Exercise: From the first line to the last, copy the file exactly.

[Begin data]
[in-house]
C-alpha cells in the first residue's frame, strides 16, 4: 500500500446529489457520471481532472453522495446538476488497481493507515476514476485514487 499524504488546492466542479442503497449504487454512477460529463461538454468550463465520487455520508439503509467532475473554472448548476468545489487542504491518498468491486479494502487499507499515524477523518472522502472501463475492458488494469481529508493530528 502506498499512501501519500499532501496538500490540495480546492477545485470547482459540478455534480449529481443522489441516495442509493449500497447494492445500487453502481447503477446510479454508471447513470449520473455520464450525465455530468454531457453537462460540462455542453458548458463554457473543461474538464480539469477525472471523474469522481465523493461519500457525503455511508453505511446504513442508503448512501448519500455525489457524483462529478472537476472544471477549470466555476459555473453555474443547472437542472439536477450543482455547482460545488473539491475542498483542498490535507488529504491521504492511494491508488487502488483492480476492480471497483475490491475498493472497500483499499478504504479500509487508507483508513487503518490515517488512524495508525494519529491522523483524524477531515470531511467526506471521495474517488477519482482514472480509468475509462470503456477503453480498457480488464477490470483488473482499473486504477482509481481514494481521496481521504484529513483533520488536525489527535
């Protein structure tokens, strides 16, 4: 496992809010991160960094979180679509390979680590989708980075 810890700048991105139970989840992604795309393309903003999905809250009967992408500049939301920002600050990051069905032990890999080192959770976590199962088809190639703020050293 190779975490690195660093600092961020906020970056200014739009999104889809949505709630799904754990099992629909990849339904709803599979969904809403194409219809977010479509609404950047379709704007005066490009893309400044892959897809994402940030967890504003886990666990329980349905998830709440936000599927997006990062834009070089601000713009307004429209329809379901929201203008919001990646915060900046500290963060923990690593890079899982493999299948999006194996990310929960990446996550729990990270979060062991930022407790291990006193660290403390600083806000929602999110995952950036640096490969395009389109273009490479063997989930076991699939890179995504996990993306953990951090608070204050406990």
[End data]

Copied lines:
[in-house]
C-alpha cells in the first residue's frame, strides 16, 4: 500500500446529489457520471481532472453522495446538476488497481493507515476514476485514487 499524504488546492466542479442503497449504487454512477460529463461538454468550463465520487455520508439503509467532475473554472448548476468545489487542504491518498468491486479494502487499507499515524477523518472522502472501463475492458488494469481529508493530528 502506498499512501501519500499532501496538500490540495480546492477545485470547482459540478455534480449529481443522489441516495442509493449500497447494492445500487453502481447503477446510479454508471447513470449520473455520464450525465455530468454531457453537462460540462455542453458548458463554457473543461474538464480539469477525472471523474469522481465523493461519500457525503455511508453505511446504513442508503448512501448519500455525489457524483462529478472537476472544471477549470466555476459555473453555474443547472437542472439536477450543482455547482460545488473539491475542498483542498490535507488529504491521504492511494491508488487502488483492480476492480471497483475490491475498493472497500483499499478504504479500509487508507483508513487503518490515517488512524495508525494519529491522523483524524477531515470531511467526506471521495474517488477519482482514472480509468475509462470503456477503453480498457480488464477490470483488473482499473486504477482509481481514494481521496481521504484529513483533520488536525489527535
């Protein structure tokens, strides 16, 4: 496992809010991160960094979180679509390979680590989708980075 810890700048991105139970989840992604795309393309903003999905809250009967992408500049939301920002600050990051069905032990890999080192959770976590199962088809190639703020050293 190779975490690195660093600092961020906020970056200014739009999104889809949505709630799904754990099992629909990849339904709803599979969904809403194409219809977010479509609404950047379709704007005066490009893309400044892959897809994402940030967890504003886990666990329980349905998830709440936000599927997006990062834009070089601000713009307004429209329809379901929201203008919001990646915060900046500290963060923990690593890079899982493999299948999006194996990310929960990446996550729990990270979060062991930022407790291990006193660290403390600083806000929602999110995952950036640096490969395009389109273009490479063997989930076991699939890179995504996990993306953990951090608070204050406990």